Jumping from being an isolated and sell-sufficient subsistence economy to becoming one of the world’s great beach Meccas has seen the island of Ko Samui pack more transformation into just a few decades than centuries of change. Its days as a haven for traders from Malaysia and China are hazily recorded, but one thing is certain: foreigners – the merchants of yore and the visitors of today – have long been drawn to the island.
With so little of Samui's early history being written down or recorded, knowledge of the early days of the island largely derives from oral traditional and history, as related and passed down by elders, with the imprecision and forgetting this entails.
Even the etymology of the name Samui is lost in the mists of time, and tenuous explanations are given. Some argue the name derives from the mui tree – a common plant on the island – but others see it emerging from a Chinese colloquial name for the island that traders from Hǎinán employed.
Samui didn’t begin exercising much influence on regional events until the latter half of the 20th century, before which the island was populated, as oral stories attest, by two families originally from Nakhon Si Thammarat, some traders from southern China and Muslims from the Malay peninsula.
During this time, the island was still largely isolated from the mainland by an arduous sea journey, while the mountainous terrain and lack of passable roads across the island kept communities apart. The economy was dependent on land and sea.
Growing Trade & Infrastructure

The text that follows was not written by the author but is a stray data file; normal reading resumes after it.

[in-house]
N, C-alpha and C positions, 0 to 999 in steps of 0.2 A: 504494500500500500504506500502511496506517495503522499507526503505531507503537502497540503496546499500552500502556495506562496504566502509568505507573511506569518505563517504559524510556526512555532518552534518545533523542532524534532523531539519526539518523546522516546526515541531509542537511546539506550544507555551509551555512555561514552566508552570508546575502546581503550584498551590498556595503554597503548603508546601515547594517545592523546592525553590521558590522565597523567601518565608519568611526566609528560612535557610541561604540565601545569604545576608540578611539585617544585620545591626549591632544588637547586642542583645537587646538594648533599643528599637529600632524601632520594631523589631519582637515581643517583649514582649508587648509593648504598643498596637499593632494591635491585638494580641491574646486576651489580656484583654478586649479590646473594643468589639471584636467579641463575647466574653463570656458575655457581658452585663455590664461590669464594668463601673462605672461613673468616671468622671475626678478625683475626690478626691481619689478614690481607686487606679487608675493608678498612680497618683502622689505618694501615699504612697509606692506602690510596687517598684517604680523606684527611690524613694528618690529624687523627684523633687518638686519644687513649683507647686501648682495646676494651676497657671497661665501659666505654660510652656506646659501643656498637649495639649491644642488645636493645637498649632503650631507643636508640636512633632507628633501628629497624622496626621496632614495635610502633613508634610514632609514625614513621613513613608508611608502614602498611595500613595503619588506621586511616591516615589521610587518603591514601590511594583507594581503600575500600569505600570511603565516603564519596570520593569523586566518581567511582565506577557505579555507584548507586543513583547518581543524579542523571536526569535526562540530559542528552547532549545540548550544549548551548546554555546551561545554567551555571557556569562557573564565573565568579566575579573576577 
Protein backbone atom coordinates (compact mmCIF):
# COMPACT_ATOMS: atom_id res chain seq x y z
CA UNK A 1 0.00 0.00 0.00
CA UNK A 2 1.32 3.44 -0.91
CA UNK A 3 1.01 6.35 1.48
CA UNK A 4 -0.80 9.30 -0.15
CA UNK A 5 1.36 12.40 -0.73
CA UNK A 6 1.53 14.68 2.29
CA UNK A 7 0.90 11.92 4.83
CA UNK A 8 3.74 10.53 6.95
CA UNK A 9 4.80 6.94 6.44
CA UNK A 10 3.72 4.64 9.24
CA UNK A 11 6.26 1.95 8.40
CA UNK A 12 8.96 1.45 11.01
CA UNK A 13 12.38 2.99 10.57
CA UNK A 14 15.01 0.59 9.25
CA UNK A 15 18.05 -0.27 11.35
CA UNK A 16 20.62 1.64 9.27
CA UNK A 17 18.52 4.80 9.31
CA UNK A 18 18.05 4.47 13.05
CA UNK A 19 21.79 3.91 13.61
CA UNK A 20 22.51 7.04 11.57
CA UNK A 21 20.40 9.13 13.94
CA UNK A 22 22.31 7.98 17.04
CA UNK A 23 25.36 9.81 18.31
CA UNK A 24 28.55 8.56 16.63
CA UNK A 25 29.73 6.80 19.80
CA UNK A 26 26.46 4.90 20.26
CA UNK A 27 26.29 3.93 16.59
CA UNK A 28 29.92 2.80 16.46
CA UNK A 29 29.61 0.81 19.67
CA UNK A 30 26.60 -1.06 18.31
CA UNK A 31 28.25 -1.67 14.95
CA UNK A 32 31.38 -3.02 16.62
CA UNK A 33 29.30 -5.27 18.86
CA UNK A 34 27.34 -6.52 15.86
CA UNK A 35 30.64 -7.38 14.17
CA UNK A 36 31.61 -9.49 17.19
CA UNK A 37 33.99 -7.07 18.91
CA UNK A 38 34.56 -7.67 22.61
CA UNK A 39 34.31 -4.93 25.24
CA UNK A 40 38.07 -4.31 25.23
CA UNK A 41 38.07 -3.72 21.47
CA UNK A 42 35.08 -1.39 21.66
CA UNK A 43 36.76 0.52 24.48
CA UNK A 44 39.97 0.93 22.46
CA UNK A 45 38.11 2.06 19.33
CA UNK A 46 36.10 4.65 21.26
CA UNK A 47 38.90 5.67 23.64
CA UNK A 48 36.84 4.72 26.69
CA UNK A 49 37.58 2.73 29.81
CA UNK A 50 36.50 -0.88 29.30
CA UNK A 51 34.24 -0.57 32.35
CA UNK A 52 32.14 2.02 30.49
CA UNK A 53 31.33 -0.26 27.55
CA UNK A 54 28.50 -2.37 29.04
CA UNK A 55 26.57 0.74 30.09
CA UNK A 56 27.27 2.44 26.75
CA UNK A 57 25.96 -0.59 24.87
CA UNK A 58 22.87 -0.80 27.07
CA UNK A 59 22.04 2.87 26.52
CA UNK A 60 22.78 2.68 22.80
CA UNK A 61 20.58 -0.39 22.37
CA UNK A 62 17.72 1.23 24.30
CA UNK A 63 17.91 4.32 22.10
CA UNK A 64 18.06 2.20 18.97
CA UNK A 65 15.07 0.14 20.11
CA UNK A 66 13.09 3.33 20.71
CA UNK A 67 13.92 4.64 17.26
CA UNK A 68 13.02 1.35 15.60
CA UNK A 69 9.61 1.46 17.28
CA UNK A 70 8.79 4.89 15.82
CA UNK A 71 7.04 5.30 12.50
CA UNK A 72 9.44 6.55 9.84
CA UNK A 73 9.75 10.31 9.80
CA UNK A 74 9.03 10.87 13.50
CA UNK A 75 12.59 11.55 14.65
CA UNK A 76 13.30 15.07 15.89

The first cash crop was coconuts, as plantations flourished in the interior mountains, which began to bring the island closer to the outside world. Coconut-shipping boats would make the journey between the mainland and the island, kick-starting the need for the development of infrastructure and facilities.
In the late 1960s the central government was successfully lobbied to build a road on the island – a construction project that initially relied solely on manual labour but had to import heavy equipment from the mainland to grade high-terrain. The double-lane Ring Rd (Rd 4169) was eventually completed in 1973, running around the island.
Arrival of Tourism
By far the most dramatic event in the island’s history was the first foreign tourist foot arriving on Ko Samui's sands. Many claim the coveted title of being first to arrive, but the commonly accepted account is that a Peace Corps volunteer arrived in the early 1970s aboard a coconut-trading boat. Lamai, and later Chaweng, then began luring bands of young backpackers with its white sand beaches, easy-going island life and easy access to marijuana.
Ko Samui airport was constructed in 1989 and family guesthouses started to go upmarket in search of package tourists, with luxury hotels beginning to appear. By the late 1990s, Chaweng’s guesthouses had morphed into hotel resorts.
The 2004 Indian Ocean tsunami on the Andaman coast diverted more tourism to Samui, generating more demand for rooms and adapting the market to more affluent visitors. An already busy tourist economy exploded with new properties to meet perceived demands and this growth has continued as big foreign hotel brands move in.
Samui also increasingly became a retirement destination for Western babyboomers in the noughties. The influx of newcomers moving into the mountains caused tensions with locals over contested land ownership, forest felling and the flooding the chopping down of vegetation helped provoke. Though these tensions are ongoing, for some locals the real-estate boom has transformed their lives and given them wealth and opportunity.
The latest transformation has come with the flood of Chinese tourists, who are leaving their mark on the island (such as Chinese-specific restaurants and the widespread appearance of Chinese characters on restaurants signs and menus), in the same way that Western visitors of the 1980s and 1990s transformed Ko Samui. There are now direct flights between Ko Samui and several Chinese cities, including Chéngdū, Chóngqìng and Guǎnghzōu.